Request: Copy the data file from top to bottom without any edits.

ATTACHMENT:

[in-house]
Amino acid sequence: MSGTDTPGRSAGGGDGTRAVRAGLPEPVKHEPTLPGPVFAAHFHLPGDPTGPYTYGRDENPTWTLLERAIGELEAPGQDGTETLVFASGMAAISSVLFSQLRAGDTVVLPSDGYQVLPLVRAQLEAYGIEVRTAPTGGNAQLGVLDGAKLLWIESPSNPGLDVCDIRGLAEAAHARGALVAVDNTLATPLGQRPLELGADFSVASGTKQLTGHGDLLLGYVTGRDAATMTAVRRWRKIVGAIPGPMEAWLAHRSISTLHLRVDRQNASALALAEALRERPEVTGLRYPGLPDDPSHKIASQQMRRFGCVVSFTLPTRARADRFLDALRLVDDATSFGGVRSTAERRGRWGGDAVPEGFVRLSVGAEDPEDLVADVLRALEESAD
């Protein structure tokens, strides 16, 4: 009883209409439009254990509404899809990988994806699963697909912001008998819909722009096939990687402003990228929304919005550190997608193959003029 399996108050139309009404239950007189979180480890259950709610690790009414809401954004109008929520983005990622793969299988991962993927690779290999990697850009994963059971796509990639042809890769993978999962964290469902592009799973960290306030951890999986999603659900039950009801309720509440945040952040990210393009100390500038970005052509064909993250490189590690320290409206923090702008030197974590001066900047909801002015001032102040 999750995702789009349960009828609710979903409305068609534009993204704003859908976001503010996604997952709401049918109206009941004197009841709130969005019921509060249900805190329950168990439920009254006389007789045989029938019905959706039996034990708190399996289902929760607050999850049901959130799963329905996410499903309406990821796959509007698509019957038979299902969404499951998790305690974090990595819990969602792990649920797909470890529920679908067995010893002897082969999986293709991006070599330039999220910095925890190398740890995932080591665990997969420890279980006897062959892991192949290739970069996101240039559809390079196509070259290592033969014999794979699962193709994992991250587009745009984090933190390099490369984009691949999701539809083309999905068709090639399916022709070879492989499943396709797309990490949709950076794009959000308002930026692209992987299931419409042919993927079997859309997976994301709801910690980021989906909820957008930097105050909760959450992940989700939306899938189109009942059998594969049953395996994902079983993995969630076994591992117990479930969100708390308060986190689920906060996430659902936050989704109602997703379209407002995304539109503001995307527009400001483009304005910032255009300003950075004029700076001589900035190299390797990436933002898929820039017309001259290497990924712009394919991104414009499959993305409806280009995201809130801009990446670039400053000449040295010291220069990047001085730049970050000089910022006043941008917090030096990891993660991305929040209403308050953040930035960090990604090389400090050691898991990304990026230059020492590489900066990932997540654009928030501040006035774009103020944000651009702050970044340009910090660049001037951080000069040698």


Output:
[in-house]
Amino acid sequence: MSGTDTPGRSAGGGDGTRAVRAGLPEPVKHEPTLPGPVFAAHFHLPGDPTGPYTYGRDENPTWTLLERAIGELEAPGQDGTETLVFASGMAAISSVLFSQLRAGDTVVLPSDGYQVLPLVRAQLEAYGIEVRTAPTGGNAQLGVLDGAKLLWIESPSNPGLDVCDIRGLAEAAHARGALVAVDNTLATPLGQRPLELGADFSVASGTKQLTGHGDLLLGYVTGRDAATMTAVRRWRKIVGAIPGPMEAWLAHRSISTLHLRVDRQNASALALAEALRERPEVTGLRYPGLPDDPSHKIASQQMRRFGCVVSFTLPTRARADRFLDALRLVDDATSFGGVRSTAERRGRWGGDAVPEGFVRLSVGAEDPEDLVADVLRALEESAD
């Protein structure tokens, strides 16, 4: 009883209409439009254990509404899809990988994806699963697909912001008998819909722009096939990687402003990228929304919005550190997608193959003029 399996108050139309009404239950007189979180480890259950709610690790009414809401954004109008929520983005990622793969299988991962993927690779290999990697850009994963059971796509990639042809890769993978999962964290469902592009799973960290306030951890999986999603659900039950009801309720509440945040952040990210393009100390500038970005052509064909993250490189590690320290409206923090702008030197974590001066900047909801002015001032102040 999750995702789009349960009828609710979903409305068609534009993204704003859908976001503010996604997952709401049918109206009941004197009841709130969005019921509060249900805190329950168990439920009254006389007789045989029938019905959706039996034990708190399996289902929760607050999850049901959130799963329905996410499903309406990821796959509007698509019957038979299902969404499951998790305690974090990595819990969602792990649920797909470890529920679908067995010893002897082969999986293709991006070599330039999220910095925890190398740890995932080591665990997969420890279980006897062959892991192949290739970069996101240039559809390079196509070259290592033969014999794979699962193709994992991250587009745009984090933190390099490369984009691949999701539809083309999905068709090639399916022709070879492989499943396709797309990490949709950076794009959000308002930026692209992987299931419409042919993927079997859309997976994301709801910690980021989906909820957008930097105050909760959450992940989700939306899938189109009942059998594969049953395996994902079983993995969630076994591992117990479930969100708390308060986190689920906060996430659902936050989704109602997703379209407002995304539109503001995307527009400001483009304005910032255009300003950075004029700076001589900035190299390797990436933002898929820039017309001259290497990924712009394919991104414009499959993305409806280009995201809130801009990446670039400053000449040295010291220069990047001085730049970050000089910022006043941008917090030096990891993660991305929040209403308050953040930035960090990604090389400090050691898991990304990026230059020492590489900066990932997540654009928030501040006035774009103020944000651009702050970044340009910090660049001037951080000069040698």